Every case is different, he said, and how actively each person welcomed into the parish can participate will differ based on where they are in their spiritual journey and on the sensitivities of the parish community.
He used the example of a politician with ideas "incompatible with the Gospel," but who has started to volunteer with a parish charity and wants to be more active in the liturgy. While some parishioners would welcome him in a public role, such as lector, others would be scandalized.
"Situations like this, in which there is distance between the objective ideals of Christianity and the person's reality, are 'our daily bread'" in a parish, Father de Lemos wrote. But the goal is always the same: to welcome people and help them grow.
The easy, but "false," ways out, he said, are that of "relativism," which simply accepts everything everyone does, and "sectarianism," which "puts a checkpoint at the door of the church" and tells people they cannot come in unless they live up to the ideals preached -- but not always lived -- by those already inside.
Over the course of history, Christians have leaned toward one or the other, the Jesuit wrote. "In the phase we in the West are in now, it's obvious we tend more -- almost completely -- to relativism" and struggle to convince people that having ideals is not the same as condemning those who do not live up to them.
On the flight back to Rome from World Youth Day in Portugal, where he made the "todos, todos, todos" comment repeatedly, Pope Francis was asked how he could say the church was open to all and yet "not everyone has the same rights and opportunities" within the church, including for receiving the sacraments.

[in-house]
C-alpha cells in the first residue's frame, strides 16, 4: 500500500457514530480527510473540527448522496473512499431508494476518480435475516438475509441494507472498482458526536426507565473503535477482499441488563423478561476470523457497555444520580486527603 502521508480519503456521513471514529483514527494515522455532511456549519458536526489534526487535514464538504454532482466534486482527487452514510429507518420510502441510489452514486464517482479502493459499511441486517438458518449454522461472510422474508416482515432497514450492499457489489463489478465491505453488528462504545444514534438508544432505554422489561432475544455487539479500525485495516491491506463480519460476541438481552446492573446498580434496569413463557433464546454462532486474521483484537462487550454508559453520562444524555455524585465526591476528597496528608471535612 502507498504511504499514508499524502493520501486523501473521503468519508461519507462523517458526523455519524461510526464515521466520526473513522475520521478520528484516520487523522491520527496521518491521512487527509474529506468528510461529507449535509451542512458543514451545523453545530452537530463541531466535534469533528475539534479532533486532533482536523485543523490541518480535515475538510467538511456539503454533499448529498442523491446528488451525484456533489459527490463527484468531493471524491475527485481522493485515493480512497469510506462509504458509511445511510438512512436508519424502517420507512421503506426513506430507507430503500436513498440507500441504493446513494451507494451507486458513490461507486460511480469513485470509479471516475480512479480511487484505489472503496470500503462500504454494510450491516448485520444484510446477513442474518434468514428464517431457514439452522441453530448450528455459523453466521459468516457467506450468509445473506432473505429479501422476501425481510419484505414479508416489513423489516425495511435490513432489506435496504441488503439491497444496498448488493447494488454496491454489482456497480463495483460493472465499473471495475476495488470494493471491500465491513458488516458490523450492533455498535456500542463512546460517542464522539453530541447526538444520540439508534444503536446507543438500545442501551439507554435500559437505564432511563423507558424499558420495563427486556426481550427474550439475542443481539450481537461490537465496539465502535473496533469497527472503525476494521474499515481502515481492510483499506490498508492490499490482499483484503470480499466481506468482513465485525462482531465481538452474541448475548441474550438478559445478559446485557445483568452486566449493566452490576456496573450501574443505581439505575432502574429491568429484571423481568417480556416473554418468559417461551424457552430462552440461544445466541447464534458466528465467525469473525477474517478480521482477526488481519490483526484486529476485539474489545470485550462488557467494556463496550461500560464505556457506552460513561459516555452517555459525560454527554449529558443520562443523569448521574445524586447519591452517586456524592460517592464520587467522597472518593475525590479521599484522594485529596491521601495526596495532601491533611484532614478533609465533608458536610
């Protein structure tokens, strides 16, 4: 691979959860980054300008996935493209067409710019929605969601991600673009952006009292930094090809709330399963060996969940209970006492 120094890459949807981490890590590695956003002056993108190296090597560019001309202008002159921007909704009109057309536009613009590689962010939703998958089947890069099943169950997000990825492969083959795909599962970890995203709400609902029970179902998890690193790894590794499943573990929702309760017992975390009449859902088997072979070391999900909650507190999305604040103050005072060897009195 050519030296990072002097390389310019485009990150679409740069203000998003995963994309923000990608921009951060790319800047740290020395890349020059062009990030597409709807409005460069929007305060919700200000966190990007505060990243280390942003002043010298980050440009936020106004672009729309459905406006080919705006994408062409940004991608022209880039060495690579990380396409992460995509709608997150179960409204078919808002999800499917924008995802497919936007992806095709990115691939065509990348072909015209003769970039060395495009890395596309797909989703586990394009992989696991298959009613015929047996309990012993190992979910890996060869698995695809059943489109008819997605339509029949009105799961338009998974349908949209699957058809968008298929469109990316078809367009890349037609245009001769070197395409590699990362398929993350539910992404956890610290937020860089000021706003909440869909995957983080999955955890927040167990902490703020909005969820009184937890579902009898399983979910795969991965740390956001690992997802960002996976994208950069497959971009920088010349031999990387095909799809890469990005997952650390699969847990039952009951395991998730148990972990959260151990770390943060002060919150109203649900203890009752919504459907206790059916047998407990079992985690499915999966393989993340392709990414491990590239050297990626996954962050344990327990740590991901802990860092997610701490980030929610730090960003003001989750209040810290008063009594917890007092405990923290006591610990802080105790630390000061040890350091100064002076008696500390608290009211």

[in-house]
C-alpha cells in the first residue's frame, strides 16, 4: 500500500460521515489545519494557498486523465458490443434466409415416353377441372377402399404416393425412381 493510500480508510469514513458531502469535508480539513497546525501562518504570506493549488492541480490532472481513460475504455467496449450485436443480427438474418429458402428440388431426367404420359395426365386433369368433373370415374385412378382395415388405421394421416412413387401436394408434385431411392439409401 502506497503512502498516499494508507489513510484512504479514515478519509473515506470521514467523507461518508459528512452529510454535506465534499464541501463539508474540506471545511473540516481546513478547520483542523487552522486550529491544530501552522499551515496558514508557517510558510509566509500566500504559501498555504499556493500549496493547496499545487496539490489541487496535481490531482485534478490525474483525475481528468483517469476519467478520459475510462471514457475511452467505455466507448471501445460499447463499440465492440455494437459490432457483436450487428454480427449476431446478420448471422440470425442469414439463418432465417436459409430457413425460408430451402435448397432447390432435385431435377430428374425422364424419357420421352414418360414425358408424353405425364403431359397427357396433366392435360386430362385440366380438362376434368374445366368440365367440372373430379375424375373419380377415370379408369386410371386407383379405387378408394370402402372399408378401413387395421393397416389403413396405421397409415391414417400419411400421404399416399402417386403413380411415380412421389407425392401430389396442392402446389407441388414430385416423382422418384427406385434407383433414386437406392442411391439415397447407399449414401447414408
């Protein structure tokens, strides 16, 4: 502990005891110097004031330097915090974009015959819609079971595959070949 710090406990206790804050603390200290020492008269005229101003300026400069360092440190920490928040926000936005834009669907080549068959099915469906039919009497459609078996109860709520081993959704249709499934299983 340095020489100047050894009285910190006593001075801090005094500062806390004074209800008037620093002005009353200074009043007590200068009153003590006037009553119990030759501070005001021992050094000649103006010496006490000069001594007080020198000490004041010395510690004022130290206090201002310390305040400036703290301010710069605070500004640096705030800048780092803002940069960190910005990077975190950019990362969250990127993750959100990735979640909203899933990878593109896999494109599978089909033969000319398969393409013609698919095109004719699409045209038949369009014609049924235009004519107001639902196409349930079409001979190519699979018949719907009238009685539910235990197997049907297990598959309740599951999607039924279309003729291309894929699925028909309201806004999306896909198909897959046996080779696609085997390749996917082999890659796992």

"The church is open to all, then there are rules that regulate life within the church. And someone who is inside, then, is inside in accordance with the rules," the pope said, adding that just because the church says someone cannot receive the sacraments "does not mean that the church is closed."
"Each person in prayer, in interior dialogue and in dialogue with pastoral workers, seeks the way to go forward," he said.
Father de Lemos wrote that he knows many people would have liked Pope Francis to have explained at World Youth Day the distinction between welcoming "todos" into the church and inviting them all to Communion or to serve as catechism teachers or lectors.
But he defended the pope's decision, first because the pope was speaking at an event where "his voice could reach people who don't regularly frequent the sacraments or read the documents of the magisterium and perhaps think the church is not the place for them."
Second, the priest wrote, because each person's situation is different, the pope could not list all possible conditions for who could do what within a given parish community. It is up to the local pastors, who know the person and his or her circumstances, to find "the best way to welcome and help each person grow."
"That the church is for everyone should fill each of us with joy," Father de Lemos wrote. "It is a good that is not reserved only for those already living the ideal. If it were, who would find a place?"